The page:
Management

Shane’s industry passion is unwavering

By Dairy News

Queensland dairy farmer Shane Bourke is hoping there is a future for his state’s dairy industry.

He is only one of 10 dairy farmers left in the Warwick area.

He has watched farmer after farmer leave the industry as drought and high costs have forced many out — recent rainfall of 50 mm has given him some much needed hope.

“We have had some really good rains that have got the creeks flowing and recharged underground water, and milk price is looking a bit better,” Shane said.

Shane is a generational farmer who milks 600 cows on 566 ha along with his father John and brothers Paul and Shane.

The majority of the herd are Illawarra with about 20 per cent of the herd Holstein.

“Dad started with Illawarras and I have kept them going. It gets pretty humid up here and we need a tough breed of cow,” Shane said.

“Illawarras are hardy, have good calving ease and high production and protein — I am happy milking them.”

The family has two compost barns and the herd is fed a TMR from October through to May.

Through the winter months the herd graze one pasture feed during the day and a TMR at night.

Over summer corn and silage is pitted for silage while over winter it’s barley and trit.

“In a normal year we are self-sufficient for fodder. We have always bought in grain but over the last 10 months we have had to buy in lots of fodder and that has been the killer.”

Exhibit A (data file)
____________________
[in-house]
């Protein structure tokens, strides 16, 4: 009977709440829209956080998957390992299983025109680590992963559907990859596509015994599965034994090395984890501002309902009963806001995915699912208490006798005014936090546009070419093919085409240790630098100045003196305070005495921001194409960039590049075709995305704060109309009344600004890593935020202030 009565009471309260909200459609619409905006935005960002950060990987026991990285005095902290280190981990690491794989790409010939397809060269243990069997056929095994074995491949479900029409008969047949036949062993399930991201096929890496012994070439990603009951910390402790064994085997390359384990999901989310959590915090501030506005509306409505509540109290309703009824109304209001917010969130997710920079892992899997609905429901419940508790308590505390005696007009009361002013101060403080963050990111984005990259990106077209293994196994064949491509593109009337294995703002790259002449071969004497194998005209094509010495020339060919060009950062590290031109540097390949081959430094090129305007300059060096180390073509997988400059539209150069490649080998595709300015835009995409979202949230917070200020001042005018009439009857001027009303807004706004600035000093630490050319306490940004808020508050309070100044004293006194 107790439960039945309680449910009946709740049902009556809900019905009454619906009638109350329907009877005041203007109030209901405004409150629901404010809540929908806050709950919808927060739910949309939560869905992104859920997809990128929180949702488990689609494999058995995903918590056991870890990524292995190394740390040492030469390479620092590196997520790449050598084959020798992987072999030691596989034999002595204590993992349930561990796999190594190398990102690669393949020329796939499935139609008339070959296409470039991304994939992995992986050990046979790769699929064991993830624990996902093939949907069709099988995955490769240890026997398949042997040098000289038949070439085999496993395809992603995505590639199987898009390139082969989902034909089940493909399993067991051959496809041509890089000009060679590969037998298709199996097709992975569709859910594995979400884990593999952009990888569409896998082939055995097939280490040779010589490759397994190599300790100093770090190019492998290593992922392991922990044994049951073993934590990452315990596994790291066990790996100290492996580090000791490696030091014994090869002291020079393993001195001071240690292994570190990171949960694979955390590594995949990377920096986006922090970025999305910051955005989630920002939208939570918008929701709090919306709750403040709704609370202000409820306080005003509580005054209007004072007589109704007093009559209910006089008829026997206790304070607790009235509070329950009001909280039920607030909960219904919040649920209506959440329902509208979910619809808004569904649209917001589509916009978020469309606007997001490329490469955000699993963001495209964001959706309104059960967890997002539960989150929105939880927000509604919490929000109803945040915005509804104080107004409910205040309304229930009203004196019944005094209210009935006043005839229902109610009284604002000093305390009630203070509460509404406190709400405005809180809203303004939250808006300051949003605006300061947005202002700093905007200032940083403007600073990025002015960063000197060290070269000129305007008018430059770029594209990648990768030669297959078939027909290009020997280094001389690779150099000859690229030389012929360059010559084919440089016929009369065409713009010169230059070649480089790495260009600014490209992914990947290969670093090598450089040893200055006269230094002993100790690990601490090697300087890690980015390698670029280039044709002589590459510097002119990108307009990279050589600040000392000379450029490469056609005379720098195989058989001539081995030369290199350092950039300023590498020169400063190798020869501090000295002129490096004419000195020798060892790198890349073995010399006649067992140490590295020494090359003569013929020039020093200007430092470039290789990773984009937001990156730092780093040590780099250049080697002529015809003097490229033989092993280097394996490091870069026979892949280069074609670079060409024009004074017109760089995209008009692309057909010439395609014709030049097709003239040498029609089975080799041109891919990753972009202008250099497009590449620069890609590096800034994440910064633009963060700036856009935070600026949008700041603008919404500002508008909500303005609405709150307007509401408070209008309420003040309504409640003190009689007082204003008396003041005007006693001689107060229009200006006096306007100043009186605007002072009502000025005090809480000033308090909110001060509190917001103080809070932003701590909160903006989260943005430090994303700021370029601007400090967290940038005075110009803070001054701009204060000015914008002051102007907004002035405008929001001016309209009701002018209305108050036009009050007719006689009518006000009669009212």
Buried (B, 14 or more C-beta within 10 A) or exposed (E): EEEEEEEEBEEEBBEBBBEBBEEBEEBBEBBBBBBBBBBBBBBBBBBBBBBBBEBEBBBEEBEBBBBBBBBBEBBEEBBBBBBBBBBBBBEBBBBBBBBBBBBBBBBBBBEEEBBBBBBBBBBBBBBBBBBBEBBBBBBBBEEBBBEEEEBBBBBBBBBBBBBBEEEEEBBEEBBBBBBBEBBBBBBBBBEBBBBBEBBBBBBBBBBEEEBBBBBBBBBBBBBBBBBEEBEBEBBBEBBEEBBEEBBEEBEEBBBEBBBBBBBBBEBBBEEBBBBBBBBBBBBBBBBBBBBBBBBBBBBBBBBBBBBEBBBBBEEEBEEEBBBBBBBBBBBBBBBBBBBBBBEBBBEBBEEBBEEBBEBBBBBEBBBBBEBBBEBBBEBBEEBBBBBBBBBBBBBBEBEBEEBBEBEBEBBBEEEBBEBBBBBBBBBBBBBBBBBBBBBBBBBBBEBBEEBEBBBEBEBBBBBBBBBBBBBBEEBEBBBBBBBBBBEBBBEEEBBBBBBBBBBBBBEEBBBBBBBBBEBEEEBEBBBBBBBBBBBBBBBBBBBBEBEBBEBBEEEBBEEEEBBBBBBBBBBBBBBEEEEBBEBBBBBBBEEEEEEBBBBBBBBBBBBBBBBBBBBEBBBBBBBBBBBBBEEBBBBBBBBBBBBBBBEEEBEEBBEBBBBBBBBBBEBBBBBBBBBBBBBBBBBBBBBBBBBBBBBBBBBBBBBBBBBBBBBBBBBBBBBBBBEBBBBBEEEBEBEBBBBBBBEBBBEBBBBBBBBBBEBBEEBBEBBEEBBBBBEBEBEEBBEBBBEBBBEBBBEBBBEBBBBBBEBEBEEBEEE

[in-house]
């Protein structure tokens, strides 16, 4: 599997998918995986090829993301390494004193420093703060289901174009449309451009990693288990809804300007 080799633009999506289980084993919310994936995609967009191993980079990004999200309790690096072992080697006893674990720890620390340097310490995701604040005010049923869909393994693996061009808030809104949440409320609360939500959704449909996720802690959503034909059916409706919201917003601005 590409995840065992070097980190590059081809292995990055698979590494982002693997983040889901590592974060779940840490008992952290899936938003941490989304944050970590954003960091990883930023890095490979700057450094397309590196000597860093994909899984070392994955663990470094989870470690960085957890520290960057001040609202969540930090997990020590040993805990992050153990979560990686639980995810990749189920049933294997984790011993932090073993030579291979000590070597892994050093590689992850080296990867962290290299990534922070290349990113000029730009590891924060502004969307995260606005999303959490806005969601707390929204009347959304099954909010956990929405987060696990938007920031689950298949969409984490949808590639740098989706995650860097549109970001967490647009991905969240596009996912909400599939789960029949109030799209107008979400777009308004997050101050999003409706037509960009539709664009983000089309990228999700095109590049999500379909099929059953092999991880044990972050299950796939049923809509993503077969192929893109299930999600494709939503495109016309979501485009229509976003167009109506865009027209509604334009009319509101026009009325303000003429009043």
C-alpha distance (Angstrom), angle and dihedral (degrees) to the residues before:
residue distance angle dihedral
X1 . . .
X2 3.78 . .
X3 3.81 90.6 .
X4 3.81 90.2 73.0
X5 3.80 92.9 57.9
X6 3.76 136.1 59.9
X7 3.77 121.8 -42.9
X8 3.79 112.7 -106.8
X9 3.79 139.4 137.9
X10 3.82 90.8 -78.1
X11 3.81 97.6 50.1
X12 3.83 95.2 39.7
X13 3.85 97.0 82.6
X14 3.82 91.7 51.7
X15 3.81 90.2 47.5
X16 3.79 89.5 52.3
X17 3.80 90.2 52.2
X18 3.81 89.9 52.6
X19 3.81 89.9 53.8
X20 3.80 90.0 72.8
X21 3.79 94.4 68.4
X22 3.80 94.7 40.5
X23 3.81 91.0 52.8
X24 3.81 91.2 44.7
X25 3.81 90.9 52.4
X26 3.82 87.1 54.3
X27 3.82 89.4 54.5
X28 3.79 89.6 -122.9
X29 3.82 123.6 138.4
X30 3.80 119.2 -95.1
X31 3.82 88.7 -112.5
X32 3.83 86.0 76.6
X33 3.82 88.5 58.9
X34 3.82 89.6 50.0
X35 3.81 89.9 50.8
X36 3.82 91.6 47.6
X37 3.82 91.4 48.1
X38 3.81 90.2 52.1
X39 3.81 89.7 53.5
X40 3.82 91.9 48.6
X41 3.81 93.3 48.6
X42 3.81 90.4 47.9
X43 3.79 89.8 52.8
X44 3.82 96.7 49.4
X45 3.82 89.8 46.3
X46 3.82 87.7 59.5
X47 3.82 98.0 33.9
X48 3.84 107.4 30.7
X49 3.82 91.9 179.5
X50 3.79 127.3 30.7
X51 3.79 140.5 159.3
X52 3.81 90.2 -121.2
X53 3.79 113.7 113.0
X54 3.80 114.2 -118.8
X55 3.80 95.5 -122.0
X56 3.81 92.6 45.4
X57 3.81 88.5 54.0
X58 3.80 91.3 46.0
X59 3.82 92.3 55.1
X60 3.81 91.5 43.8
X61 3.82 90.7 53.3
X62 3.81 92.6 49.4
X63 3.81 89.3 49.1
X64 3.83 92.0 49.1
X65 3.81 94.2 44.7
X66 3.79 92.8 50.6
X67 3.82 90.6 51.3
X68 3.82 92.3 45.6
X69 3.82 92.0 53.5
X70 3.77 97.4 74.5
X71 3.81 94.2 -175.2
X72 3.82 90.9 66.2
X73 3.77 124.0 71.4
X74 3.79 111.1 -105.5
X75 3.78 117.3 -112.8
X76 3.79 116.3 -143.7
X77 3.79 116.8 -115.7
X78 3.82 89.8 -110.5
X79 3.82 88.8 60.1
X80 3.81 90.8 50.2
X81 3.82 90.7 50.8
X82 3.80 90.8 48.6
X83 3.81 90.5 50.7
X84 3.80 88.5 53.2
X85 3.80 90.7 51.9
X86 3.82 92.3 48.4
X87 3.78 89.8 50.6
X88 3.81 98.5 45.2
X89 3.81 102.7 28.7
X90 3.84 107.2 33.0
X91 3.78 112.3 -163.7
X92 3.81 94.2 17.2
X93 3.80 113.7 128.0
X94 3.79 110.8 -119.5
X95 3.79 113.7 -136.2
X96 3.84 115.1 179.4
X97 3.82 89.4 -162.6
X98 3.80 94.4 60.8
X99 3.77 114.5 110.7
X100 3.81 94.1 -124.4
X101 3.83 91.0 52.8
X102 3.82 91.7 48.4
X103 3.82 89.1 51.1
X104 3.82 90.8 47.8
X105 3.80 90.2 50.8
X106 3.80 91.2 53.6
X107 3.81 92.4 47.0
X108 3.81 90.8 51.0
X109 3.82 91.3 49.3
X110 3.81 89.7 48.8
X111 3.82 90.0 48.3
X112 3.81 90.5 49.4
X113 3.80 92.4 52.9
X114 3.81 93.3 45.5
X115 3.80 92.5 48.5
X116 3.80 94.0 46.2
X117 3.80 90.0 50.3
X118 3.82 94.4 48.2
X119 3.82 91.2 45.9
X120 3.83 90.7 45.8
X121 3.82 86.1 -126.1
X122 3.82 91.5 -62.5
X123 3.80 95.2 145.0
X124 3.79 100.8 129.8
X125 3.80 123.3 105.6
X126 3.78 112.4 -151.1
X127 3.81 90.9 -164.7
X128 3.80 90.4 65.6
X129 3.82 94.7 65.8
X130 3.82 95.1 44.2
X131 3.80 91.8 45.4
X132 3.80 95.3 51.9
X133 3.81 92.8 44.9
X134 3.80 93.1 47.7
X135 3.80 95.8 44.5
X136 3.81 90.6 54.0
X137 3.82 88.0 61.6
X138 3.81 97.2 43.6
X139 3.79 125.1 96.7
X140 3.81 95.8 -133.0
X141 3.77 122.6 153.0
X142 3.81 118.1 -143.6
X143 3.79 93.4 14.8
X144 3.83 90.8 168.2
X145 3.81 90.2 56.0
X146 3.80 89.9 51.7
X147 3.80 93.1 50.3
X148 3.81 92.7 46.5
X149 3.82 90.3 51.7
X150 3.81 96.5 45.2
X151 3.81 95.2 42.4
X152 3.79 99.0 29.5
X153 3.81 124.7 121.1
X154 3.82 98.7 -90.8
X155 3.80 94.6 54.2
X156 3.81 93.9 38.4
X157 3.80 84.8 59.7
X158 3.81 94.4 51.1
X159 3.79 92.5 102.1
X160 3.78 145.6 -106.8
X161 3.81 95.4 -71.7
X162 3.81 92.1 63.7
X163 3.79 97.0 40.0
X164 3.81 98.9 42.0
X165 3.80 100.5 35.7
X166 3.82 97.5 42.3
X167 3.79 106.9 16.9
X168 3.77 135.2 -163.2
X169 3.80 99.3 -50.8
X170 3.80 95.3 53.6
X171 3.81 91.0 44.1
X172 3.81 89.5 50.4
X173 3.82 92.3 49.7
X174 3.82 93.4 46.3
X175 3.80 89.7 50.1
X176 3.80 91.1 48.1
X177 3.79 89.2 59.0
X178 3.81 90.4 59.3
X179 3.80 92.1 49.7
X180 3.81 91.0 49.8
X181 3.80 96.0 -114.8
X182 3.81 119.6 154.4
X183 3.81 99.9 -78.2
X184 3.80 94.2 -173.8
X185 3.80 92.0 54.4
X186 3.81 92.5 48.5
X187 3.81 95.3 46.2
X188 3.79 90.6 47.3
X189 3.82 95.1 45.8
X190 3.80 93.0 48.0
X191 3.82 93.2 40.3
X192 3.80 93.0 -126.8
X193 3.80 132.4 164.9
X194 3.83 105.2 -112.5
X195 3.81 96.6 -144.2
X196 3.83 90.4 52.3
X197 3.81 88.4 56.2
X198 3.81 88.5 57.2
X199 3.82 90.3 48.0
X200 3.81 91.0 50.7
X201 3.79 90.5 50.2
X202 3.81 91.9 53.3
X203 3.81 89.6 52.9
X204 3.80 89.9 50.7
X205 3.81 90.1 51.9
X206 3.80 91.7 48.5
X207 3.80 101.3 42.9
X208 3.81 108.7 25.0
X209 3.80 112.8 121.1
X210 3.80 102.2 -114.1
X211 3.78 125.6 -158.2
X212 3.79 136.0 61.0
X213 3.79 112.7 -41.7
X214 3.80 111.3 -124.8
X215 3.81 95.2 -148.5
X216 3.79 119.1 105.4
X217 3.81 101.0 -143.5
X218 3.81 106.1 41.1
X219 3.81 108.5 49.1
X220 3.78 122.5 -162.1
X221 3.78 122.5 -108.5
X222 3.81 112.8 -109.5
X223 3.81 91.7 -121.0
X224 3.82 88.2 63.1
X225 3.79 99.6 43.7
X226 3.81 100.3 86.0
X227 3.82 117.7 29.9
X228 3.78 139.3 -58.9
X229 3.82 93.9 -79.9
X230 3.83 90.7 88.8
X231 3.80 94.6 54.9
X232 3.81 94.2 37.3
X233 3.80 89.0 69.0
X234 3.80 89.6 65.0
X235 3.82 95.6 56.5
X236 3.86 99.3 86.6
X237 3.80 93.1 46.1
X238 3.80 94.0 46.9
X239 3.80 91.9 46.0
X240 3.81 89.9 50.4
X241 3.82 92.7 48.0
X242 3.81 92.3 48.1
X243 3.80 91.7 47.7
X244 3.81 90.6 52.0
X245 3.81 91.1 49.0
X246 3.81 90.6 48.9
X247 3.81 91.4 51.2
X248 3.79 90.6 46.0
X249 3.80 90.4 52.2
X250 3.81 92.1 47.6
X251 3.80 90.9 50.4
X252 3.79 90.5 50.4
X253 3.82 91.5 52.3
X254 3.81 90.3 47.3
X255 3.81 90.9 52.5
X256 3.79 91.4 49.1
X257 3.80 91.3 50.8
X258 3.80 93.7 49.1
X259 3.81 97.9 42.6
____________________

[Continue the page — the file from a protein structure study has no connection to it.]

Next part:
Shane said he hopes there is a future for Queensland dairy but the recent closing of the Lactalis Rockhampton site has left him wondering how long before the Brisbane site is shut.

Shane is a passionate cow man and he loves milking cows along with the challenge of getting them to produce well.

The purchase of Illawarra Ovensdale Pearl in March last with neighbouring dairy farmer and mate Matt Henry has bought some joy to Shane in 2020, after she was crowned International Dairy Week grand champion Illawarra exhibit for 2020.

The boys took Pearl along with three other cows down to Tatura on an 18-hour, one-way trip.

“We stopped overnight at the Forbes showground, milked her there and then spent the lead-up to the show with the Hayes family at Girgarre.

“Pearl is a great traveller and she didn’t miss a beat. She doesn’t stop and if you keep the feed up to her, she will just keep eating,” he said.

Getting Pearl up and ready to walk the ring at International Dairy Week might have been a long haul but the mates said they would do it all again if they had a cow that was good enough.